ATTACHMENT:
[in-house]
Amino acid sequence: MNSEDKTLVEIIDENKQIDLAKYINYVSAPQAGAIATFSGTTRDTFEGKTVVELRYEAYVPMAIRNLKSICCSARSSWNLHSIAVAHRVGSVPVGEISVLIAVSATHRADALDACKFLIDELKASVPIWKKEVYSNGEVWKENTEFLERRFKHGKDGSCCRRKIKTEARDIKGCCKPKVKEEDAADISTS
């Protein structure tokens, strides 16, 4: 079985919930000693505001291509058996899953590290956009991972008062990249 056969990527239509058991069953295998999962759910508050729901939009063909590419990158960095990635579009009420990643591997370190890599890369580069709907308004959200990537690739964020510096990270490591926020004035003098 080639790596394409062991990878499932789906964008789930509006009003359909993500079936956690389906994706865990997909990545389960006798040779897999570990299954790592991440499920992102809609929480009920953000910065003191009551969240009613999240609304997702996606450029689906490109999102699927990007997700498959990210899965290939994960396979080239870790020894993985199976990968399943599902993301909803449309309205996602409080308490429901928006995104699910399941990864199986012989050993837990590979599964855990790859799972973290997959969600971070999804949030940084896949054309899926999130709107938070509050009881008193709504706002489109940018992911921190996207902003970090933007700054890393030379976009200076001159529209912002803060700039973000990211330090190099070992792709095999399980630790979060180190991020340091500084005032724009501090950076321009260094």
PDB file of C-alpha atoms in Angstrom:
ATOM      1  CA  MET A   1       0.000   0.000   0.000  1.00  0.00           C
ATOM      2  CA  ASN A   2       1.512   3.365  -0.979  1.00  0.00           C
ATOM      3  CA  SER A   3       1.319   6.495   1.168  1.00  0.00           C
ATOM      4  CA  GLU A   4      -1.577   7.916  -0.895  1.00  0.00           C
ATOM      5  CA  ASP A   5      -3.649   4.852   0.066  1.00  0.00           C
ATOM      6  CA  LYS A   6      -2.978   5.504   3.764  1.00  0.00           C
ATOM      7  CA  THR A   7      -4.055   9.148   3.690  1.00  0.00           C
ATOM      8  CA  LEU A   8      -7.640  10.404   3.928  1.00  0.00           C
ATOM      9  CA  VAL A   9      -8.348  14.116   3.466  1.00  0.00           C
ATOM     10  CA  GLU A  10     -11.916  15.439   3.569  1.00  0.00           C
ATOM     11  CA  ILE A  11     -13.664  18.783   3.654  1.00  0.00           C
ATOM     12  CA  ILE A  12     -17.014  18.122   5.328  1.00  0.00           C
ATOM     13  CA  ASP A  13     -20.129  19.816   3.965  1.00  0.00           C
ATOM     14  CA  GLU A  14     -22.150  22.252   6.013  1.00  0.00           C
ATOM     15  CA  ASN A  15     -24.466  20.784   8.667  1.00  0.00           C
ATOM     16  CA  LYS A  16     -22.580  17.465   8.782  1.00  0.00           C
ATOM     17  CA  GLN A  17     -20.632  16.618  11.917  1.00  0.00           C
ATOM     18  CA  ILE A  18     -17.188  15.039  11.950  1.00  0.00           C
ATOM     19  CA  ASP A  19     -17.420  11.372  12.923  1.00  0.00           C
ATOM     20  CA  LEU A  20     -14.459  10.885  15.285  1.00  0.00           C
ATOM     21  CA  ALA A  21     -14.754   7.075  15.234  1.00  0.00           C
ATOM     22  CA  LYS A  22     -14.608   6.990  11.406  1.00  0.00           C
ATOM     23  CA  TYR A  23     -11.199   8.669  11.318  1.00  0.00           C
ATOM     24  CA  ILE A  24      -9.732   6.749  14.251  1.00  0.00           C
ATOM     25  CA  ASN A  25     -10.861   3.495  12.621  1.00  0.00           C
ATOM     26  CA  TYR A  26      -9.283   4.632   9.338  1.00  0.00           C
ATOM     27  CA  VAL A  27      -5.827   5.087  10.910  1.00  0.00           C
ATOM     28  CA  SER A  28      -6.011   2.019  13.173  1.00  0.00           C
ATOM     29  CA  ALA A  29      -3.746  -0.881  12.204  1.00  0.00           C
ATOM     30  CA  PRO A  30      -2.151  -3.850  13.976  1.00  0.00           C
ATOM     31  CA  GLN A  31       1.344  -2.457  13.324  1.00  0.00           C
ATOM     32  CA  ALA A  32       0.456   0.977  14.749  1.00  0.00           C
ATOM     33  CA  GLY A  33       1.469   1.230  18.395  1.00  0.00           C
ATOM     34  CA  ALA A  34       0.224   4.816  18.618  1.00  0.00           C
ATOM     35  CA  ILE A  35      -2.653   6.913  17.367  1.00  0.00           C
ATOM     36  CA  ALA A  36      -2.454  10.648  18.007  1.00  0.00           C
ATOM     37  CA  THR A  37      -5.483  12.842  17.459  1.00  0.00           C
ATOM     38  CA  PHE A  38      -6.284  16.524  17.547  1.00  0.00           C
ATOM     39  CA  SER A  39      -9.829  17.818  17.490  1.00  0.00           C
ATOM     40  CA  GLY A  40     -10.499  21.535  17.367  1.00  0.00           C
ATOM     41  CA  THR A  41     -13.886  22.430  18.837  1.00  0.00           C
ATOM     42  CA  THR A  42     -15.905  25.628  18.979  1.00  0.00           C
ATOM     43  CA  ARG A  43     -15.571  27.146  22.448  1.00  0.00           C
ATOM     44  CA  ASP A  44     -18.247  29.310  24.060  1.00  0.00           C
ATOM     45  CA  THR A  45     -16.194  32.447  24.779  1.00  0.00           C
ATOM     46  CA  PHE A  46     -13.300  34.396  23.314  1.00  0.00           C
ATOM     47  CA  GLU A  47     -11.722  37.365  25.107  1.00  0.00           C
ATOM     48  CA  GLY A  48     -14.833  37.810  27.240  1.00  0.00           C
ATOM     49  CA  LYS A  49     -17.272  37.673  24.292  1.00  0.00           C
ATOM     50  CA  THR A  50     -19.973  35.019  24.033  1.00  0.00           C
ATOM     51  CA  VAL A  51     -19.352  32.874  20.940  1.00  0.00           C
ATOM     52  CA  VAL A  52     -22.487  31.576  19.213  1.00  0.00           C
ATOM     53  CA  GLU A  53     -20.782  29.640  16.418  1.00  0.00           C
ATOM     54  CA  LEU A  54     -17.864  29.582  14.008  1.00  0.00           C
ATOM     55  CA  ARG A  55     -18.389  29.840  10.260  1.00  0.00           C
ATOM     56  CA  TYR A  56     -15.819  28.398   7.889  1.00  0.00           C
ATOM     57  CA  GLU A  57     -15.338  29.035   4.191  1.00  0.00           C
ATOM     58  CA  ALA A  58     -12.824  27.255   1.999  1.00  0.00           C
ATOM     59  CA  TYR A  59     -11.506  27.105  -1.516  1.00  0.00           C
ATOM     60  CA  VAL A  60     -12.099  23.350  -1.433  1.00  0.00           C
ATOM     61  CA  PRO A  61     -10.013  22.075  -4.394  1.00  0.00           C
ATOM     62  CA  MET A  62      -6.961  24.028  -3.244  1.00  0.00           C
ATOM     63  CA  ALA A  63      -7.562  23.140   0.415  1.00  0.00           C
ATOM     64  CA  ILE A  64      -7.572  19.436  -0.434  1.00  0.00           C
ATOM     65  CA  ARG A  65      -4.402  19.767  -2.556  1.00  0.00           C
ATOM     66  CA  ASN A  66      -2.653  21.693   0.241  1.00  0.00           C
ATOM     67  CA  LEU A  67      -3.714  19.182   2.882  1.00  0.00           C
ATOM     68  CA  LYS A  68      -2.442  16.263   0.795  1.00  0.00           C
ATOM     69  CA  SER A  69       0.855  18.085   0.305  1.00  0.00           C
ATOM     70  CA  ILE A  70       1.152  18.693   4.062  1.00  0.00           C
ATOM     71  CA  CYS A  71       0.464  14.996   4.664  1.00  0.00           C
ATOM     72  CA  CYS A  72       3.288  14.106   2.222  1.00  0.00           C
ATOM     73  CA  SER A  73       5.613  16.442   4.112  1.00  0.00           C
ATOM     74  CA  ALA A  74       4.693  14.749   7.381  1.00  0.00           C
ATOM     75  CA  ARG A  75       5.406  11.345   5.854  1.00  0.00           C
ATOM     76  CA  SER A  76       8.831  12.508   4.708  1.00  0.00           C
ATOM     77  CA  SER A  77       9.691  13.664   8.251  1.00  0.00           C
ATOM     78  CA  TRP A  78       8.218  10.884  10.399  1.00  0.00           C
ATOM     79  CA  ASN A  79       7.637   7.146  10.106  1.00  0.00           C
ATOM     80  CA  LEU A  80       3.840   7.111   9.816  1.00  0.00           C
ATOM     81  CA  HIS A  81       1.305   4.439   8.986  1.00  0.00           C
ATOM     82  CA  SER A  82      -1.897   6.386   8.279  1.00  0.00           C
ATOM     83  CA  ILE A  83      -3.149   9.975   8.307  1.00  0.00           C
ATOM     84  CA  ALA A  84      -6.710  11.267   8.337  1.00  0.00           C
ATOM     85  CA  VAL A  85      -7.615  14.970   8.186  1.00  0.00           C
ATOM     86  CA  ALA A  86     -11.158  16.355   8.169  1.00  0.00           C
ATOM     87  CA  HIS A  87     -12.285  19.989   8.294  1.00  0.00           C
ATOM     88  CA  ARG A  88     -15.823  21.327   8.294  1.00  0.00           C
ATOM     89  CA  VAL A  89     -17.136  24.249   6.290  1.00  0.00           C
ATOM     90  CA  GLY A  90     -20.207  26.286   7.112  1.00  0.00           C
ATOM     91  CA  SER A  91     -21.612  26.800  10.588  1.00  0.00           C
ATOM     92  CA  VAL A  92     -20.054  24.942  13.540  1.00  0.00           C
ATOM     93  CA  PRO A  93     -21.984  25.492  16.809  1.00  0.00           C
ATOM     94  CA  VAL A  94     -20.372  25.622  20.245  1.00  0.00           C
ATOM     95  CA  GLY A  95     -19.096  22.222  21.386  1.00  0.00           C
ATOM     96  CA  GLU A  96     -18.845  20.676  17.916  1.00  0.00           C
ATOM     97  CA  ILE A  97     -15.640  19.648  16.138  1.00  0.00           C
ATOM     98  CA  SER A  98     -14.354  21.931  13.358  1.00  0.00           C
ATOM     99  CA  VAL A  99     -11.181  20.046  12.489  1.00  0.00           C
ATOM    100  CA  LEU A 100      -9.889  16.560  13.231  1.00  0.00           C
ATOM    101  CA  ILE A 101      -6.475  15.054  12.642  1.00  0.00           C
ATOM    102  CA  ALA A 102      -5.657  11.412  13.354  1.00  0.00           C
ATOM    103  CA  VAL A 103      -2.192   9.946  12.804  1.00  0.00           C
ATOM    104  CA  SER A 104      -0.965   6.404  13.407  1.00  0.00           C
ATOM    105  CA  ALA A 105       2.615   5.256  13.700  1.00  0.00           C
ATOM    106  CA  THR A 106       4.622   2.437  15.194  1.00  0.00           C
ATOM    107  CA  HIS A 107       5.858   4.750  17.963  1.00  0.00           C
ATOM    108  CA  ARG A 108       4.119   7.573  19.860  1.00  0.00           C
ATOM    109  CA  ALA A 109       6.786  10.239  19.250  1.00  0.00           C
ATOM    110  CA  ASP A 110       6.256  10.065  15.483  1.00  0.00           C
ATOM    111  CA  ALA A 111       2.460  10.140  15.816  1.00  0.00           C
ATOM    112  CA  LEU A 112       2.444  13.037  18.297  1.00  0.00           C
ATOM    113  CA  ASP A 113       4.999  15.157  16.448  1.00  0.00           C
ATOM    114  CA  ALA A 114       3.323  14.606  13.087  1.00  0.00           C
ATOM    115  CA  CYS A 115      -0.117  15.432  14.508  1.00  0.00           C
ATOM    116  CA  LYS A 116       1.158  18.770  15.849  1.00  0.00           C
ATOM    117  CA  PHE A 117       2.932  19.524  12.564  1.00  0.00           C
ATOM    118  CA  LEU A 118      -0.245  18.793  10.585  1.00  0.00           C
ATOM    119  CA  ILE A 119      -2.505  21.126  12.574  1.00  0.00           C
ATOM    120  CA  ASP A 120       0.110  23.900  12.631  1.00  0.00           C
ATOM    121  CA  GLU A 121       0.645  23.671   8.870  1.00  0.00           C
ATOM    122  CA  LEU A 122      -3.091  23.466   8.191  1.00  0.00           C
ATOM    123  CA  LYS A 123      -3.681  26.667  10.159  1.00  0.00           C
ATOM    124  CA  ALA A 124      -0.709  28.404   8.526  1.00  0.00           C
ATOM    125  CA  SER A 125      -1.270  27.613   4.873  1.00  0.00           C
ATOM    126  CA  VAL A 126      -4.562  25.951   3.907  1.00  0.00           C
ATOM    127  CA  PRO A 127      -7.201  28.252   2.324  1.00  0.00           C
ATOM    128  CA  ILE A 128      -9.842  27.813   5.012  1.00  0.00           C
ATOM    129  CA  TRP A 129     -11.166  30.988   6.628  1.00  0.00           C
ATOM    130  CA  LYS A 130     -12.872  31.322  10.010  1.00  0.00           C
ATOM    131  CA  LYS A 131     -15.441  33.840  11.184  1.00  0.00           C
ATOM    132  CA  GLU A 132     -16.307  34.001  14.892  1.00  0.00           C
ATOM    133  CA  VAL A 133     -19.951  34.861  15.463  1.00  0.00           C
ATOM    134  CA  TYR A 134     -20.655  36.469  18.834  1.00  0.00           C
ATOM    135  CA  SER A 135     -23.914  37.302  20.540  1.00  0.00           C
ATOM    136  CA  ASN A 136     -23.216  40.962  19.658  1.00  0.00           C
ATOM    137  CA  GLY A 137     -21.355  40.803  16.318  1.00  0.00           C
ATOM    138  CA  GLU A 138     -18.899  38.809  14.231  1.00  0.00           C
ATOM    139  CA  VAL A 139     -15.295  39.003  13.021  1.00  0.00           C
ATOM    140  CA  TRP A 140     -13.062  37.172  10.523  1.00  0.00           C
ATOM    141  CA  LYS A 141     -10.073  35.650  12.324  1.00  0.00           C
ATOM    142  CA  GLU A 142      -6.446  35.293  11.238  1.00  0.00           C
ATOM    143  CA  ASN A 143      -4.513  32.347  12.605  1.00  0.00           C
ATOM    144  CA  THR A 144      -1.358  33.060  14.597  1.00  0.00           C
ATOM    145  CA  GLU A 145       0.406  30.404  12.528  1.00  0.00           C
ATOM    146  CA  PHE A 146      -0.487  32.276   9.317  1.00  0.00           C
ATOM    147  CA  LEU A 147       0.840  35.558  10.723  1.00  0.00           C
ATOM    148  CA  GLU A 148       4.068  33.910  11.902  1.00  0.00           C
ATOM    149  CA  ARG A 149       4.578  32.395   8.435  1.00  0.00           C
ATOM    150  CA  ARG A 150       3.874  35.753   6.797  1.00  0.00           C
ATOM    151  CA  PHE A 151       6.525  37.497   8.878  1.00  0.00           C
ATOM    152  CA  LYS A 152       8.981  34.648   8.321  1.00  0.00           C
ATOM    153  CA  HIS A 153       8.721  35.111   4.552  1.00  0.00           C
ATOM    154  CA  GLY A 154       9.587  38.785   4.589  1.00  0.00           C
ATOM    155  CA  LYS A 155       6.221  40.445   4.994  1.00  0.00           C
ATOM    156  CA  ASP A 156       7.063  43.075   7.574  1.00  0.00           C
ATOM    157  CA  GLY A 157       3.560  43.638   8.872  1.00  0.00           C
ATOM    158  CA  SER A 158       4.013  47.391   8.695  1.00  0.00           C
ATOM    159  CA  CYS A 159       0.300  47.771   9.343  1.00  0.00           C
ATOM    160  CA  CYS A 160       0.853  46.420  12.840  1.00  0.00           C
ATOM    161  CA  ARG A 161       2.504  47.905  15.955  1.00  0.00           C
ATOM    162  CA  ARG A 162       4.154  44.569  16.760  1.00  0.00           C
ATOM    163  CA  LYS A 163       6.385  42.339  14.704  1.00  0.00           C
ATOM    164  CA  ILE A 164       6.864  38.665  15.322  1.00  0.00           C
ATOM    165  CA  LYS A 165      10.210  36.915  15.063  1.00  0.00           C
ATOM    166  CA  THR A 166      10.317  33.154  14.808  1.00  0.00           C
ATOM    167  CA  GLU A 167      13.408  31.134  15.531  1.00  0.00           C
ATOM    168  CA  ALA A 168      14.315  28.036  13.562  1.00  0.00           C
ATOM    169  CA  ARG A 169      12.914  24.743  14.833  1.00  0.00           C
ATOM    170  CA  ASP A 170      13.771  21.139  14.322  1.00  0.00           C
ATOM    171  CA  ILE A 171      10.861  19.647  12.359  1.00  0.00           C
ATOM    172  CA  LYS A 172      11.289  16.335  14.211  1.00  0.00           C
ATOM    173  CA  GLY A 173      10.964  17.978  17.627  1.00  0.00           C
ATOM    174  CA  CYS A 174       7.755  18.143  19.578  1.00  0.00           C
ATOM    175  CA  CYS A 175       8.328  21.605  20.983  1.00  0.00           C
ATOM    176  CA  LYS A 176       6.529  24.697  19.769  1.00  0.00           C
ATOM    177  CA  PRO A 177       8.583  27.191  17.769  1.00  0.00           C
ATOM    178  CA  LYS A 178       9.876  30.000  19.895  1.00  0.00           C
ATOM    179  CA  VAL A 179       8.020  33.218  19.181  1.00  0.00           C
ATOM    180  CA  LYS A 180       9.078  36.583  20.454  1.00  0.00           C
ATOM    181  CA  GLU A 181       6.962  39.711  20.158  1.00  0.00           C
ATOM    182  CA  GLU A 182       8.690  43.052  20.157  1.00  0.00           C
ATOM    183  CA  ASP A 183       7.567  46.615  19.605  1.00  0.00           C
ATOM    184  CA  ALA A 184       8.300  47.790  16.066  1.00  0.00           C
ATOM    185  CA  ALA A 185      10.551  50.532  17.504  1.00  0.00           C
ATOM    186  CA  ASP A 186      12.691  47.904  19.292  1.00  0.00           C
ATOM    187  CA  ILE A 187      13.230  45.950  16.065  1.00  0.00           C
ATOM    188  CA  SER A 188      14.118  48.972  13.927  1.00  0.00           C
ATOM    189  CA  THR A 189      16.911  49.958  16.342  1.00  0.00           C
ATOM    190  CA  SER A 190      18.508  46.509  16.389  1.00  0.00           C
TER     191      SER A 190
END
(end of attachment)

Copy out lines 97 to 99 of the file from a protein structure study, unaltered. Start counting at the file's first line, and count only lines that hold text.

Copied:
ATOM     93  CA  PRO A  93     -21.984  25.492  16.809  1.00  0.00           C
ATOM     94  CA  VAL A  94     -20.372  25.622  20.245  1.00  0.00           C
ATOM     95  CA  GLY A  95     -19.096  22.222  21.386  1.00  0.00           C